3 Cold Cases in N.C. Could Be Reinvestigated
Posted February 27, 2007
JACKSON, Miss. — Three murders in North Carolina dating back to the 1950s and 1960s are among scores of civil rights era cases that may be re-opened.
The Southern Poverty Law Center, which reports on hate crimes, has forwarded a list of 74 cold cases in 11 states to the FBI in the hopes that it may be helpful in future investigations. The Justice Department is holding a news conference Tuesday to talk about a new database of old civil rights era cases that now could be investigated.
Those killed in North Carolina on the list are Clarence Cloninger of Gaston, William Owens of New Bern, and W.G. Singleton of Shelby.
The Montgomery, Alabama-based center's researchers say many of the people on its list died at the hands of law enforcement officers. If whites were charged, they were often exonerated by sympathetic juries, researchers said.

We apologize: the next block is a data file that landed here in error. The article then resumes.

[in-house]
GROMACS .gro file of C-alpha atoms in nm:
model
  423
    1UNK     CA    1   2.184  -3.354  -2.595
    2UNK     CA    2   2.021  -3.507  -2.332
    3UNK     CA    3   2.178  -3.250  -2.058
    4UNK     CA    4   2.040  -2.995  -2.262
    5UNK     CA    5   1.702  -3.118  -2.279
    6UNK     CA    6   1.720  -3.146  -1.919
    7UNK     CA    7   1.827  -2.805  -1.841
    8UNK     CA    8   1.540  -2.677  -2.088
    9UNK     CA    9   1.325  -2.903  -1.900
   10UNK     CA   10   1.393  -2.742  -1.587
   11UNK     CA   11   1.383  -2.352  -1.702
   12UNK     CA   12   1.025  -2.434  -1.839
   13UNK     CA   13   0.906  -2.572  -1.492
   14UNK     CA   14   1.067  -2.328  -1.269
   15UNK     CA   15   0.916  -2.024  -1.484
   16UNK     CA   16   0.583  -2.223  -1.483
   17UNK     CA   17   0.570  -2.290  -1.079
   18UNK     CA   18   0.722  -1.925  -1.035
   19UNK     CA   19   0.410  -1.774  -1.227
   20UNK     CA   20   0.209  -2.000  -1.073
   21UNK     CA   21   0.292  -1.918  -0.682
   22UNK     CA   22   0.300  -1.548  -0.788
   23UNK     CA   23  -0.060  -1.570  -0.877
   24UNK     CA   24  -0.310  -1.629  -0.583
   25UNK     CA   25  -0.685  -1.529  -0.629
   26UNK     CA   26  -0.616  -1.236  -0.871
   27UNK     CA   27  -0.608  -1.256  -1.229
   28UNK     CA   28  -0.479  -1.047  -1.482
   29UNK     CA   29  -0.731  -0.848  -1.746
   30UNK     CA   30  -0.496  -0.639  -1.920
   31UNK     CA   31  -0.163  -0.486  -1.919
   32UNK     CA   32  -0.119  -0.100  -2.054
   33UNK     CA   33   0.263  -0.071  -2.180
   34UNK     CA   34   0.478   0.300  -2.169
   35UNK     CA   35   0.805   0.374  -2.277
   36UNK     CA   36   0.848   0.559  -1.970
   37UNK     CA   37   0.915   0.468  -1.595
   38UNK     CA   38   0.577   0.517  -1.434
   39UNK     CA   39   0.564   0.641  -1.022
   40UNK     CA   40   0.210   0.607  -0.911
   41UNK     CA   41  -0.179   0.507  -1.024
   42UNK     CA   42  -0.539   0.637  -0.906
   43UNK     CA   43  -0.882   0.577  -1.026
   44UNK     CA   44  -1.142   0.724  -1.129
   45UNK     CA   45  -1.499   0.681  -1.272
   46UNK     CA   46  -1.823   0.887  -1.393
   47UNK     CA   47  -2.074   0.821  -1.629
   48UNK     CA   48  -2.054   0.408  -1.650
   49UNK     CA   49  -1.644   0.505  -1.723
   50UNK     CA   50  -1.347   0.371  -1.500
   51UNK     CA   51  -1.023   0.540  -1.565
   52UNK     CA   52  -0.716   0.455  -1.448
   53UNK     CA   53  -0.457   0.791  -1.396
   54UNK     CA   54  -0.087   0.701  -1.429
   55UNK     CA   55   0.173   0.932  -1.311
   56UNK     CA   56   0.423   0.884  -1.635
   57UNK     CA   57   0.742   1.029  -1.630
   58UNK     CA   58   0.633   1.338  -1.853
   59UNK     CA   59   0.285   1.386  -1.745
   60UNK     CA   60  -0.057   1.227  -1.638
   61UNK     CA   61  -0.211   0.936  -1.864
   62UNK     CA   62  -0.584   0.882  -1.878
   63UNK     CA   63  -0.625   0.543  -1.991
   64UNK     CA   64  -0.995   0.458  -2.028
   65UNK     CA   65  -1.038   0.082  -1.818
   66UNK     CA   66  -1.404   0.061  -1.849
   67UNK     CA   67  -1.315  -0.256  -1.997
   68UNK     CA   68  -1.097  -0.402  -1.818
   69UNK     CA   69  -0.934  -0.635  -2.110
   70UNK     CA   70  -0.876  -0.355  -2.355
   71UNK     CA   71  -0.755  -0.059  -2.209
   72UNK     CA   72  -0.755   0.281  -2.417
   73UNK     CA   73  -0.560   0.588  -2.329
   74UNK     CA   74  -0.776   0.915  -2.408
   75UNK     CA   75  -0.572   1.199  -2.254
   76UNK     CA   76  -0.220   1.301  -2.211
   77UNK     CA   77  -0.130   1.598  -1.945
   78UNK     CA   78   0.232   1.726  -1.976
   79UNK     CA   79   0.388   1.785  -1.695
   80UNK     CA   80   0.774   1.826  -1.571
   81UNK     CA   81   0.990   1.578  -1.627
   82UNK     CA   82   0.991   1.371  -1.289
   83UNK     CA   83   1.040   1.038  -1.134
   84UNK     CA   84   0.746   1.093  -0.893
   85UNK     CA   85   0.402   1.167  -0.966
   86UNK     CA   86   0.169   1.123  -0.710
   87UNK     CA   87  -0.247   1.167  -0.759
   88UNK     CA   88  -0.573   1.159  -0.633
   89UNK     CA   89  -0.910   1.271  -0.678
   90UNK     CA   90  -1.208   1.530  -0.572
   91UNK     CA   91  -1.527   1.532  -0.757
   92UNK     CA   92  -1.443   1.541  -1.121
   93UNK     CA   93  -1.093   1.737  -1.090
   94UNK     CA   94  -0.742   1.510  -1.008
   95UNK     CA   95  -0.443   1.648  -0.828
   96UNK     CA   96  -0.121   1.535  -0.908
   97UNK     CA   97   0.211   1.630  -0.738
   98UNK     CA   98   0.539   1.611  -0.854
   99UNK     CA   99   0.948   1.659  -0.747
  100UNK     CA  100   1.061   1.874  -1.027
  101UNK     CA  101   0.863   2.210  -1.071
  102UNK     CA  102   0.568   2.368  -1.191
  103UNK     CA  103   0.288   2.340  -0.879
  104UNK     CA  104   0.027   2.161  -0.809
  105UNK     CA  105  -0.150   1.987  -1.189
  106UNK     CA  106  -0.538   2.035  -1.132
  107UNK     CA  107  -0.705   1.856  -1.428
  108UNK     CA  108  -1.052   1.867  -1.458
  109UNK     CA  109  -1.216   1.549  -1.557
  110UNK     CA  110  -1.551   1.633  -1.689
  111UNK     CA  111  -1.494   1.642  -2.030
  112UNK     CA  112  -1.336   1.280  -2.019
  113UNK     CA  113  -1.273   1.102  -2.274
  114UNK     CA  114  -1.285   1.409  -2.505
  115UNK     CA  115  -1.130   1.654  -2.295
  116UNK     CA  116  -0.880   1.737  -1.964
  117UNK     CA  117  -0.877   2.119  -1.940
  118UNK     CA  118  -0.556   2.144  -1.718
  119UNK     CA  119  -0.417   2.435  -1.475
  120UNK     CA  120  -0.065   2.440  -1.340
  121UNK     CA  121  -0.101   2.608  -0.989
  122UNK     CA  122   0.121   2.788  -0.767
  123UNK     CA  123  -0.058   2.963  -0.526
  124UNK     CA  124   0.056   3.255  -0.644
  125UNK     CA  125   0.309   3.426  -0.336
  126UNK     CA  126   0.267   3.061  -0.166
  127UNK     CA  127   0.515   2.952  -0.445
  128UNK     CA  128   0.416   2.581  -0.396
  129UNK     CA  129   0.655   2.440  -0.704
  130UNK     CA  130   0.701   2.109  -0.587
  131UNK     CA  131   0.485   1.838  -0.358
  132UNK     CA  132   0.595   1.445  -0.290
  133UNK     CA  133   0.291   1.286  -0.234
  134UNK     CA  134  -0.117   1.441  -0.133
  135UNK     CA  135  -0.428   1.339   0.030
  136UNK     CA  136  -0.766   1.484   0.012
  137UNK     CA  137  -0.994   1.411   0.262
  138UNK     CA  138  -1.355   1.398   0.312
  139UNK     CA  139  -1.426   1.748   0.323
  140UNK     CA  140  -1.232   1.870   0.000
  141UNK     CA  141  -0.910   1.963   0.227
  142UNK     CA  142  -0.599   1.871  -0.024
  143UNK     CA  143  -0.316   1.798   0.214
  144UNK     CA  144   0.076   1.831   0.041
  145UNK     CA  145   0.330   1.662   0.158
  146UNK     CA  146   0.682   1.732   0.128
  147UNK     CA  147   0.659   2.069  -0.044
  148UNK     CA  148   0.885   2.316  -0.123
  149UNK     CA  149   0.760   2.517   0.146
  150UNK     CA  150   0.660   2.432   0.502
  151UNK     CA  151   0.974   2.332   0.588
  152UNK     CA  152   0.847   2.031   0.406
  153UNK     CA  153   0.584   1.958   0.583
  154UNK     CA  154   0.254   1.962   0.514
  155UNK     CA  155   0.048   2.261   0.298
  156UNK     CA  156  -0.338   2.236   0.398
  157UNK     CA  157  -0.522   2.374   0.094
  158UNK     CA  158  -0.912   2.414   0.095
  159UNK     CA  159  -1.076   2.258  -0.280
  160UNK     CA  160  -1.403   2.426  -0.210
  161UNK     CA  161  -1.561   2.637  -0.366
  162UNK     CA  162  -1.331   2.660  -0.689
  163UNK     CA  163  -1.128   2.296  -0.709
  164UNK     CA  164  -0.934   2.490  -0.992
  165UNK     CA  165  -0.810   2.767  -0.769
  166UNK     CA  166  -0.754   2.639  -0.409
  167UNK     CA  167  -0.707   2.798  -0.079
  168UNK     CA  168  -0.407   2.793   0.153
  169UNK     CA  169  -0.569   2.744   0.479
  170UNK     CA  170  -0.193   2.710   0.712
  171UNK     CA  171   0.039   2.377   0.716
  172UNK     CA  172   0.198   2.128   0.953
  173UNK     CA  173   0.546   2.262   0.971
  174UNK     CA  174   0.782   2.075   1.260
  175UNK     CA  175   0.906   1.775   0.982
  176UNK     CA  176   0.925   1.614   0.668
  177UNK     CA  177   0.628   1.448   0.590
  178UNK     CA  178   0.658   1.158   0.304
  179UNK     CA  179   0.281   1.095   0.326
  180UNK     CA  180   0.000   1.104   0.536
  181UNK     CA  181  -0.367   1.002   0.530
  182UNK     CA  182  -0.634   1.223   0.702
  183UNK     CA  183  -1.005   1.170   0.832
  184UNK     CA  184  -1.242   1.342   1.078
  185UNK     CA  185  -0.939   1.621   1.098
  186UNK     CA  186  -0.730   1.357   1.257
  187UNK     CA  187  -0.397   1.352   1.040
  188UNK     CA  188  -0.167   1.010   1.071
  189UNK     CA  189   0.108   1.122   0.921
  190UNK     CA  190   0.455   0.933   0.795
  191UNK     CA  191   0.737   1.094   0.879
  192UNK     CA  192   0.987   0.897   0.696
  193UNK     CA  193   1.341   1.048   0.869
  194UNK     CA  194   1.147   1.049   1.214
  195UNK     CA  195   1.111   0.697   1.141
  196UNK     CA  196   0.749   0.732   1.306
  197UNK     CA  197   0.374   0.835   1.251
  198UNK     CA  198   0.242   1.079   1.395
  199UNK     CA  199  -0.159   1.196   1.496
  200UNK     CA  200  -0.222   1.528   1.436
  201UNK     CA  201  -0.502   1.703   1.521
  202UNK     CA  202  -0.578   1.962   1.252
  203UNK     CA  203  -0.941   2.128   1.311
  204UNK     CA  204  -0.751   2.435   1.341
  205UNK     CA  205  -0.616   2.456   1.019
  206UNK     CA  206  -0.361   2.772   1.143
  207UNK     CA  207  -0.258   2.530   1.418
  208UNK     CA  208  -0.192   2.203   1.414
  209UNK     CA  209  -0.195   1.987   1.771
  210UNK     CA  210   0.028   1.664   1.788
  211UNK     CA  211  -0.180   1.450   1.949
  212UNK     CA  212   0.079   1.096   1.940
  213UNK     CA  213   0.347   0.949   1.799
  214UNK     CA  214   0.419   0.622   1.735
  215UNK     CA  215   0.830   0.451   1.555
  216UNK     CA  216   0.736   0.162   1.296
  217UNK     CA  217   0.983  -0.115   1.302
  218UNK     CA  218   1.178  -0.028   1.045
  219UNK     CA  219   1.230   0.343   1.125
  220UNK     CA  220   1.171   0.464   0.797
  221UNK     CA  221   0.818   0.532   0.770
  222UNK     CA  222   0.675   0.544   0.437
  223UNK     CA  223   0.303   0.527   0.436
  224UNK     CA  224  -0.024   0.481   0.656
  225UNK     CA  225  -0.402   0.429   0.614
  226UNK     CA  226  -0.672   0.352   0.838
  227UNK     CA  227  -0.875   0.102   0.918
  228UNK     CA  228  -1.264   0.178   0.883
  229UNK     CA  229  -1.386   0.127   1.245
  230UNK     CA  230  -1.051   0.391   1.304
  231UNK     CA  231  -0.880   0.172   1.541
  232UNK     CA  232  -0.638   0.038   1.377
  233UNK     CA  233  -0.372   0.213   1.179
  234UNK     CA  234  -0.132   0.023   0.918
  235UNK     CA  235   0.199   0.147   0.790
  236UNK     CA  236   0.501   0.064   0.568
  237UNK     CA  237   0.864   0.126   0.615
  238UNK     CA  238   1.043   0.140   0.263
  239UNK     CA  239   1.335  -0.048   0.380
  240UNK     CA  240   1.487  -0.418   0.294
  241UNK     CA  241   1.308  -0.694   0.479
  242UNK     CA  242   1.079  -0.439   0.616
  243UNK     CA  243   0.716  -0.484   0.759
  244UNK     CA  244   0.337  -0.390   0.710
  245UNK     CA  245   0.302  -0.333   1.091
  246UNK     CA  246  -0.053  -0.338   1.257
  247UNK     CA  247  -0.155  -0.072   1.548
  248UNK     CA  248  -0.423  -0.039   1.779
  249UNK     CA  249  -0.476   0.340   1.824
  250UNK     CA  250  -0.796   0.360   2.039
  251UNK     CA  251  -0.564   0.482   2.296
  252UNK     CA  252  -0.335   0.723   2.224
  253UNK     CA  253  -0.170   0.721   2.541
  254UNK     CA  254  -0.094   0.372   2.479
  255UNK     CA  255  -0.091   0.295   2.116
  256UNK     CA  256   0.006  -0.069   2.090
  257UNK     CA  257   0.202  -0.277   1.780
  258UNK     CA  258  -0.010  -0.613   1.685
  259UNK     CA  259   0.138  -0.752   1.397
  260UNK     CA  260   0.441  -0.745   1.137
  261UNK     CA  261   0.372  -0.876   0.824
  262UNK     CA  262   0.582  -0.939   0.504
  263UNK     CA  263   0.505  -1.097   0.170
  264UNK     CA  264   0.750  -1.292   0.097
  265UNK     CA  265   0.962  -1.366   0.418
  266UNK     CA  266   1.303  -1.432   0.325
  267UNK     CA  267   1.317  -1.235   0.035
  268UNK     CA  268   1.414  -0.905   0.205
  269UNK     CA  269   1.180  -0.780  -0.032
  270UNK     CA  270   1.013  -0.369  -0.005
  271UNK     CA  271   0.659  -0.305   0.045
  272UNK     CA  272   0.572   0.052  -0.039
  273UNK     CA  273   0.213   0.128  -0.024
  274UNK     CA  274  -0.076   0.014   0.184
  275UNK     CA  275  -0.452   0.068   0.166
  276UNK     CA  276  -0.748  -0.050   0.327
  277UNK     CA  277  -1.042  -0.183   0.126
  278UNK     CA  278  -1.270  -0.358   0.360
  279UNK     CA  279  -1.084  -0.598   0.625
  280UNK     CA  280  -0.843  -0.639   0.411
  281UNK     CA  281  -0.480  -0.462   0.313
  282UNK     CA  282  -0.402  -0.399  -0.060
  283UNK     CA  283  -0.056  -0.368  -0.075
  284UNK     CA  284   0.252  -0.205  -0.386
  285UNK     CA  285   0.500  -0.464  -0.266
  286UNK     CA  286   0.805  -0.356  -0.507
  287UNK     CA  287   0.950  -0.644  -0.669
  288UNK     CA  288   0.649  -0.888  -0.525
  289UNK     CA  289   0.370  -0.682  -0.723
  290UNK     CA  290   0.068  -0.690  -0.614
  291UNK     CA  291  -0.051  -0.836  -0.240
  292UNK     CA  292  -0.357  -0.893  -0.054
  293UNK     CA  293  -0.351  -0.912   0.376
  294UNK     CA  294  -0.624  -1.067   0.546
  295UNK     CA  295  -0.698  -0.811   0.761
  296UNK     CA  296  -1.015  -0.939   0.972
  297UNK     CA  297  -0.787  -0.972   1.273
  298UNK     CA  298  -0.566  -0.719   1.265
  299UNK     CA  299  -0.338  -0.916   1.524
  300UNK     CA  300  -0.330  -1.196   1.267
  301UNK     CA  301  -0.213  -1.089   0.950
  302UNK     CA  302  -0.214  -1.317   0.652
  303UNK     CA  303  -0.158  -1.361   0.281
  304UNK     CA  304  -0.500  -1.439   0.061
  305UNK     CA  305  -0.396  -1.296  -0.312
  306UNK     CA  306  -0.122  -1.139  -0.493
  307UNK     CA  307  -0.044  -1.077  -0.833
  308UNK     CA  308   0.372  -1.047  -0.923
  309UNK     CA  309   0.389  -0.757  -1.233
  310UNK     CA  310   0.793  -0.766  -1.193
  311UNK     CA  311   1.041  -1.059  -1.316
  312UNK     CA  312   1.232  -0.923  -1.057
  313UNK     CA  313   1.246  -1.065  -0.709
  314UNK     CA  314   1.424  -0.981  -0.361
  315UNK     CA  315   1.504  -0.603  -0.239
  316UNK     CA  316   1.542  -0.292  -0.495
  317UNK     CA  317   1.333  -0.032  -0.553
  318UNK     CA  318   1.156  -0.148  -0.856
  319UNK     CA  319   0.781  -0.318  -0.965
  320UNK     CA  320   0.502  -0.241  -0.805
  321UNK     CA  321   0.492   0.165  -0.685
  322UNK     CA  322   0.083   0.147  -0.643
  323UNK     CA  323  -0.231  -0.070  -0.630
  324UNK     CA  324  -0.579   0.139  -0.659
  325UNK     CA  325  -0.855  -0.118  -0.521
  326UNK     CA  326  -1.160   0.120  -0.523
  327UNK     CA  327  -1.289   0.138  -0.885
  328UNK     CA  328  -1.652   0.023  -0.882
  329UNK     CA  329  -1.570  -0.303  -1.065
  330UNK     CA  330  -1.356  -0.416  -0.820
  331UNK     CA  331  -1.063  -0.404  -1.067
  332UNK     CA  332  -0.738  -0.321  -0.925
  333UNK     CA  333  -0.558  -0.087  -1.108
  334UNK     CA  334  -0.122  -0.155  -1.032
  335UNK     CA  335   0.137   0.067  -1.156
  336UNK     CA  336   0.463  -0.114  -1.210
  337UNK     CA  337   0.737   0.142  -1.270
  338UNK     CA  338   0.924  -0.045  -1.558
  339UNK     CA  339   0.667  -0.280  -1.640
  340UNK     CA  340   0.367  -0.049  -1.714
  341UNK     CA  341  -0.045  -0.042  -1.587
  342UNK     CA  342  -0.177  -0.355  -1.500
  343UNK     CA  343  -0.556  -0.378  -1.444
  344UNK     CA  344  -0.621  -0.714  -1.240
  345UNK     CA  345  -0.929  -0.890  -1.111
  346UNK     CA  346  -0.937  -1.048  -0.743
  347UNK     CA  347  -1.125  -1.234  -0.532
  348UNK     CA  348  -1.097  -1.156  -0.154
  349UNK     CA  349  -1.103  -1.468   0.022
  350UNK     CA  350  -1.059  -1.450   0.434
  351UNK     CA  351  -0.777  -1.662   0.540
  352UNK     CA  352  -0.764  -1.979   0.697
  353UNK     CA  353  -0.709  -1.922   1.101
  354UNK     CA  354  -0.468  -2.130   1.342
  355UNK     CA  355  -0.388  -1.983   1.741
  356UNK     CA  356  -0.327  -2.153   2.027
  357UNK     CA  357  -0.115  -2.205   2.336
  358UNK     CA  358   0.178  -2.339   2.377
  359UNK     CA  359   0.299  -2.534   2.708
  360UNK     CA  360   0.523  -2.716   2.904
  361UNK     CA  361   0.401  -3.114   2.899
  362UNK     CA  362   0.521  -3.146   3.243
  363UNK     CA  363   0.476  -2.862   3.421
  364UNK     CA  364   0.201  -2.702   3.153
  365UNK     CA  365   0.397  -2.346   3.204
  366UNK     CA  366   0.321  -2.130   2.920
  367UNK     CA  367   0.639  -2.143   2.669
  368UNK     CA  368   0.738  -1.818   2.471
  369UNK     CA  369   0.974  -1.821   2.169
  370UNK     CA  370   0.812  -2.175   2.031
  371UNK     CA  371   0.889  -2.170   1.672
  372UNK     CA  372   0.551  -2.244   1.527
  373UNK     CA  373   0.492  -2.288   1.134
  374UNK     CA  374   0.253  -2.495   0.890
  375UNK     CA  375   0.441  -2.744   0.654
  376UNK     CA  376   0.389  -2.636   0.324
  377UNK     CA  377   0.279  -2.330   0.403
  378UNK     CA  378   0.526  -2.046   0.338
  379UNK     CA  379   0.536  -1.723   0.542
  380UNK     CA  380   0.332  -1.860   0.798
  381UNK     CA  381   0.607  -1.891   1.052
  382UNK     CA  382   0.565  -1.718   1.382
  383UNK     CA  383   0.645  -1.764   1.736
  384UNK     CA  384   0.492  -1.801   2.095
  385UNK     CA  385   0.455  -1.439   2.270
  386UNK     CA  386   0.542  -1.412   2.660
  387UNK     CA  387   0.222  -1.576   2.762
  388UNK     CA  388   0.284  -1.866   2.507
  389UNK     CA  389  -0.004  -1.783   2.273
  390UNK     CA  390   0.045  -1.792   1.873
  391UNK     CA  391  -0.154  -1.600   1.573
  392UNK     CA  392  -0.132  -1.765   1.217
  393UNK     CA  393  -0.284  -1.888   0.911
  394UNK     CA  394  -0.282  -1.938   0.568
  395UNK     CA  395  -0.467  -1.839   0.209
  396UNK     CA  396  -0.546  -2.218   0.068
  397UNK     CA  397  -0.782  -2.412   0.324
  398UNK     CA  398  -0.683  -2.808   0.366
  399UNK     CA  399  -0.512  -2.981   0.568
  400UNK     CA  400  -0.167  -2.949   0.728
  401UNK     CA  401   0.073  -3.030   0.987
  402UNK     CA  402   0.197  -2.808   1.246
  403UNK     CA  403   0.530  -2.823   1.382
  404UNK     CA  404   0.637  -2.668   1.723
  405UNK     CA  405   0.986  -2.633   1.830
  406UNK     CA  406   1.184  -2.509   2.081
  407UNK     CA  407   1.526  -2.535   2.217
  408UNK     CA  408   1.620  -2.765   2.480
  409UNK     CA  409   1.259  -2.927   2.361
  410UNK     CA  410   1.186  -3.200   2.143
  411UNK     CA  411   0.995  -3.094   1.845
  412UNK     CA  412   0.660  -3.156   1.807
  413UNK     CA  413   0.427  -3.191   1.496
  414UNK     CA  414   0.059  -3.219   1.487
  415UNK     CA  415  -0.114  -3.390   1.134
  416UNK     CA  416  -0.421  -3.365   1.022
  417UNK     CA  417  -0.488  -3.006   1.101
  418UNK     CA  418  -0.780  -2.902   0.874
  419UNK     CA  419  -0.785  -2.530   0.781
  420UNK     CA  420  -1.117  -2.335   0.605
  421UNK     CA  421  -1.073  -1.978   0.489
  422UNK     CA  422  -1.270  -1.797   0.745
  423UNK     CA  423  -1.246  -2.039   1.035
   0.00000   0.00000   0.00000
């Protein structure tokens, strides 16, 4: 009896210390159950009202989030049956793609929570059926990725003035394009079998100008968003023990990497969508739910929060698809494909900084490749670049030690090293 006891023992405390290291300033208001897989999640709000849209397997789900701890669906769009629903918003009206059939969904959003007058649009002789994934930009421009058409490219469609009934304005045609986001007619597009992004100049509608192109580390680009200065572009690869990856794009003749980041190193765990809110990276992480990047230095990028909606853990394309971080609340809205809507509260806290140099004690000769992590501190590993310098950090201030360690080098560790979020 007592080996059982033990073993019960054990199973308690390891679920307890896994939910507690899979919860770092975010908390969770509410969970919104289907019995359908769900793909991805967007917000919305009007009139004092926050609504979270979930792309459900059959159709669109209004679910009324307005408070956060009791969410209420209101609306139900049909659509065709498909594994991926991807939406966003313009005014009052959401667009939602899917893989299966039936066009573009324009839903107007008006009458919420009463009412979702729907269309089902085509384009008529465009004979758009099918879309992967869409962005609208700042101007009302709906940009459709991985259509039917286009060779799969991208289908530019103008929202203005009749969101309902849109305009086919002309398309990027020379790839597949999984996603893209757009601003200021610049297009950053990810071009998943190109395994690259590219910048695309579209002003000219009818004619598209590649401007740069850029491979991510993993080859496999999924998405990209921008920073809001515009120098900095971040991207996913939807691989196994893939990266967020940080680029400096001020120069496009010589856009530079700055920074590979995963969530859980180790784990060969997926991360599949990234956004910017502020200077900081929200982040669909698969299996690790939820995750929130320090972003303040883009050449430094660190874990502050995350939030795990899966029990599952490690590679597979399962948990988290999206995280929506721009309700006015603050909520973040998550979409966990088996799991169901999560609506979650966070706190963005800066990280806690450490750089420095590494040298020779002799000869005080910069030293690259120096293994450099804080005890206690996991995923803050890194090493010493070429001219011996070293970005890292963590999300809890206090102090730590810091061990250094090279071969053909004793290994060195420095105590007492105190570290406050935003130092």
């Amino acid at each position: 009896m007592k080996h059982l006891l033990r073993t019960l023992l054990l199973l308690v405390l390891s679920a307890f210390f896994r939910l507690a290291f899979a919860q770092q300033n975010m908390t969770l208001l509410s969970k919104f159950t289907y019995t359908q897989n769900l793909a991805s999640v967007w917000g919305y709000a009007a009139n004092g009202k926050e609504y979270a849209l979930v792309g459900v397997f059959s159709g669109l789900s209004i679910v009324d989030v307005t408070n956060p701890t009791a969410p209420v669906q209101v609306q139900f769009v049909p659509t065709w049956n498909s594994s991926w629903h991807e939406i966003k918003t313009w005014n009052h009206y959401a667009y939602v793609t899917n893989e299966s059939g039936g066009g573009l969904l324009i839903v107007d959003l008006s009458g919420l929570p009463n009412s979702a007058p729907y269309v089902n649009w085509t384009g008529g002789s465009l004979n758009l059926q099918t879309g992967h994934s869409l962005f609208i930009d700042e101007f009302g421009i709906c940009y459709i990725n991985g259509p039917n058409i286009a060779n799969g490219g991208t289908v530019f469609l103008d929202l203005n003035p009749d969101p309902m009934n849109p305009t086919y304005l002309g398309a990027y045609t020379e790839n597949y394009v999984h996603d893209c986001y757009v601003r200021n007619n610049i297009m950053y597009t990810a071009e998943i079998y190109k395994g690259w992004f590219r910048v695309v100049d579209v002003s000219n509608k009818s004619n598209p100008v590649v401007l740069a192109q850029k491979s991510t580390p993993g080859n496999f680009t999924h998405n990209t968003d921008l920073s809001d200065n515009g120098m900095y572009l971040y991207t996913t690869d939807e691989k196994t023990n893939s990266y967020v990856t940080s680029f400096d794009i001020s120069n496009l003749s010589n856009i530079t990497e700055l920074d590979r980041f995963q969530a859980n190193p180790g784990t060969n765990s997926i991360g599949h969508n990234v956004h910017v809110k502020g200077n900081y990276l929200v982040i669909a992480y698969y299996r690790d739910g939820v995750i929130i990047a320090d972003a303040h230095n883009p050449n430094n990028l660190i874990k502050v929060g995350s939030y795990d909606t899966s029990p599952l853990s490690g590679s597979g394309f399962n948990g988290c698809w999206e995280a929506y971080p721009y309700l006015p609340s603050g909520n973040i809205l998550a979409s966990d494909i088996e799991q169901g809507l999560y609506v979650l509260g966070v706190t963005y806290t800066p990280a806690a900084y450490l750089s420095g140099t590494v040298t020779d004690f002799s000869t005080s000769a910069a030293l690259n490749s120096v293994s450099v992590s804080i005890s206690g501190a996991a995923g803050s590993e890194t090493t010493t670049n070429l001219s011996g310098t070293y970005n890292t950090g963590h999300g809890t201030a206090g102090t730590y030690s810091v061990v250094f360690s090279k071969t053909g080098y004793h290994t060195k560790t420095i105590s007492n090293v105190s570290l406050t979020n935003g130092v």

"In each case there was significant evidence that the death may have been a racial murder," said Mark Potok, director of the center's Intelligence Project.
Researchers started the list in the late 1980s when the group was putting together a civil rights memorial.
"We did a lot of research on these names and we're very hopeful that this information will be helpful to the FBI and particularly that it will be helpful to the families of those who were murdered," Potok said.
Thirty-two of the deaths happened in Mississippi. The others were in Alabama, Arkansas, Georgia, Tennessee, Louisiana, North Carolina, South Carolina, Florida, Kentucky and New York.
Last month, FBI Director Robert Mueller said the bureau was aggressively seeking to solve cold civil rights cases, vowing to "pursue justice to the end, and we will, no matter how long it takes, until every living suspect is called to answer for their crimes."
For most cases on the center's list, the statute of limitations under federal civil rights laws will have run out, U.S. Attorney Dunn Lampton has said. In others, charges could not be brought because the accused already have faced charges and been cleared by a jury.
Still, researchers at the law center believe each is worth investigation.